Terminal Island (1973) – Review
Death row prisoners are banished to an island and forced to fend for themselves in this exploitation take on LORD OF THE FLIES that succeeds in it’s straight forward execution – almost to the point of stark utilitarianism. Director Sophie Rothman has said in interviews that she only made genre films to prove that she could handle bigger projects and her work in TERMINAL is pure journeyman craftsmanship. She puts the camera down, moves it if need be, and keeps things chugging along. The location is cheap (forest), everyone’s costume is the same (a jean ensemble) and the gore simple (bloody stab wounds). The characters are distinct (the mute, the cocky one, the new girl) and they are developed in a way that makes you care if they get killed, without ever wallowing in any of their back stories. Tom Selleck shows up in an early role. It all ends in a satisfying climax that kills a few people, saves a few people, and has everyone learn an important lesson. There’s nothing particularly memorable, or spectacular, but it’s fine from end to end.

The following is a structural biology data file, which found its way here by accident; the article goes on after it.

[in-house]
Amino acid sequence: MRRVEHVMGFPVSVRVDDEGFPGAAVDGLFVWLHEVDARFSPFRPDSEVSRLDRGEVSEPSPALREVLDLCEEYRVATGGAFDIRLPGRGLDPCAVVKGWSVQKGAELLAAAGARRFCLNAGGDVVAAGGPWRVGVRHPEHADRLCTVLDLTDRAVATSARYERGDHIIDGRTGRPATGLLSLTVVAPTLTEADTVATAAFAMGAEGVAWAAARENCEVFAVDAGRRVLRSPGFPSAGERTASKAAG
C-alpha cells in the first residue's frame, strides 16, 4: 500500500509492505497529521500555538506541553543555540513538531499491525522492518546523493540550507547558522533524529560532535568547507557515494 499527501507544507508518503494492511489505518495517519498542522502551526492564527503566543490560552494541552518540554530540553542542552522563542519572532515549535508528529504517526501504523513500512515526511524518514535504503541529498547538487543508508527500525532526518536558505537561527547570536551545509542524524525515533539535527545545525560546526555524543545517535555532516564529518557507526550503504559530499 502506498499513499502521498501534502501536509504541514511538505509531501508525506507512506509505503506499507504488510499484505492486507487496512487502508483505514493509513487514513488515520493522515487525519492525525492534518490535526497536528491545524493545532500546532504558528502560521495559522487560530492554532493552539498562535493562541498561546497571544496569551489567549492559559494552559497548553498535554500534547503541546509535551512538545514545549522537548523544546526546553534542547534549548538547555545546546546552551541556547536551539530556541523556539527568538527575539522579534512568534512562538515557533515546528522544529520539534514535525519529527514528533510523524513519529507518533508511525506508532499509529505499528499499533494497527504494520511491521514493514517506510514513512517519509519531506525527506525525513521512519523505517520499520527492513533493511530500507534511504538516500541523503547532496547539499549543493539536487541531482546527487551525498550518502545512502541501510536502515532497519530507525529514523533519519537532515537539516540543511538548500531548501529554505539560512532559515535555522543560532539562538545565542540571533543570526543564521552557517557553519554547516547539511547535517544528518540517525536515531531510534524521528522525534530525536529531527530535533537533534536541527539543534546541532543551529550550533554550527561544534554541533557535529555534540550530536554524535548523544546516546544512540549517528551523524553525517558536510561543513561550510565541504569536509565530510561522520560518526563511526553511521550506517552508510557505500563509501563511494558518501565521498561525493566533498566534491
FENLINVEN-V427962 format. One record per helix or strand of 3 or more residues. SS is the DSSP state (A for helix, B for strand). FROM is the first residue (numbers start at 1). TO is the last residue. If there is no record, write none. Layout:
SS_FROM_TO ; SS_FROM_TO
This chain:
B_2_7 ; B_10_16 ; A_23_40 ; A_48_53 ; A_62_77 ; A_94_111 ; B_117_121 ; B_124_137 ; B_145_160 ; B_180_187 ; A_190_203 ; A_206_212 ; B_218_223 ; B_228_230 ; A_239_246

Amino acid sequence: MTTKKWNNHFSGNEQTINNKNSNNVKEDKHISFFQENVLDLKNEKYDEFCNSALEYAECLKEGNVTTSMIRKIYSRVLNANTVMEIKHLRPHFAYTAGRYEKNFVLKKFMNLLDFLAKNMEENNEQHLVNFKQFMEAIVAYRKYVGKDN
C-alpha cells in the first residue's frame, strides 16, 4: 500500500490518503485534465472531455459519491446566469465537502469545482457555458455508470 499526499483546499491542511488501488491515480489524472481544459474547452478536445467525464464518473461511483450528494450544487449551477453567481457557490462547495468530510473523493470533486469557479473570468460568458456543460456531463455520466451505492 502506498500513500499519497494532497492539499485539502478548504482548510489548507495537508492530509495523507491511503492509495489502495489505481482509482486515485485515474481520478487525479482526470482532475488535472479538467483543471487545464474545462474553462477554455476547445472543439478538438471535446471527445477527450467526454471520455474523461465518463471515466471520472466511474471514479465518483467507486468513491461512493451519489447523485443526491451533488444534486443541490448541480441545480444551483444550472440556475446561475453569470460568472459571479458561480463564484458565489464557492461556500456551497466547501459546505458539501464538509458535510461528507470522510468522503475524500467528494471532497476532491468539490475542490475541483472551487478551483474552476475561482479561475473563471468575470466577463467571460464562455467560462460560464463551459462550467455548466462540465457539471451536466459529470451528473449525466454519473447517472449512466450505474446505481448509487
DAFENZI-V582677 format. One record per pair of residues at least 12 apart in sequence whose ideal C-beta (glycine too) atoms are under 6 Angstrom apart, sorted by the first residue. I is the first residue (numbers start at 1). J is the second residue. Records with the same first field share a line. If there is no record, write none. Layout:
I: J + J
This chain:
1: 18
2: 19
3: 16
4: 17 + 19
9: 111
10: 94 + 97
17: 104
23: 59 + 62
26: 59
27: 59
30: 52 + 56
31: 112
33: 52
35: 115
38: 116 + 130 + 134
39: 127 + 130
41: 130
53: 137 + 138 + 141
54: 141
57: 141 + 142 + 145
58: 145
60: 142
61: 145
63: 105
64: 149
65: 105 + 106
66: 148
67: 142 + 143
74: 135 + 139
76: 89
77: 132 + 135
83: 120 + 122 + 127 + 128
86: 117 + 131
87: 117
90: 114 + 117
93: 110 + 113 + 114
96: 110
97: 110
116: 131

It should be noted the film was directed by a woman, a rarity at the time (and still to this time for that matter), and it’s shame she never went on to shape her craft on different types of project. Rothman would follow TERMINAL up with a soft core romp THE WORKING GIRLS and then disappear from the film making scene completely. She’s said she got into exploitation to show what she could do, but it forever remained an albatross around her neck that kept her from getting more work. That’s the terrible industry for you.
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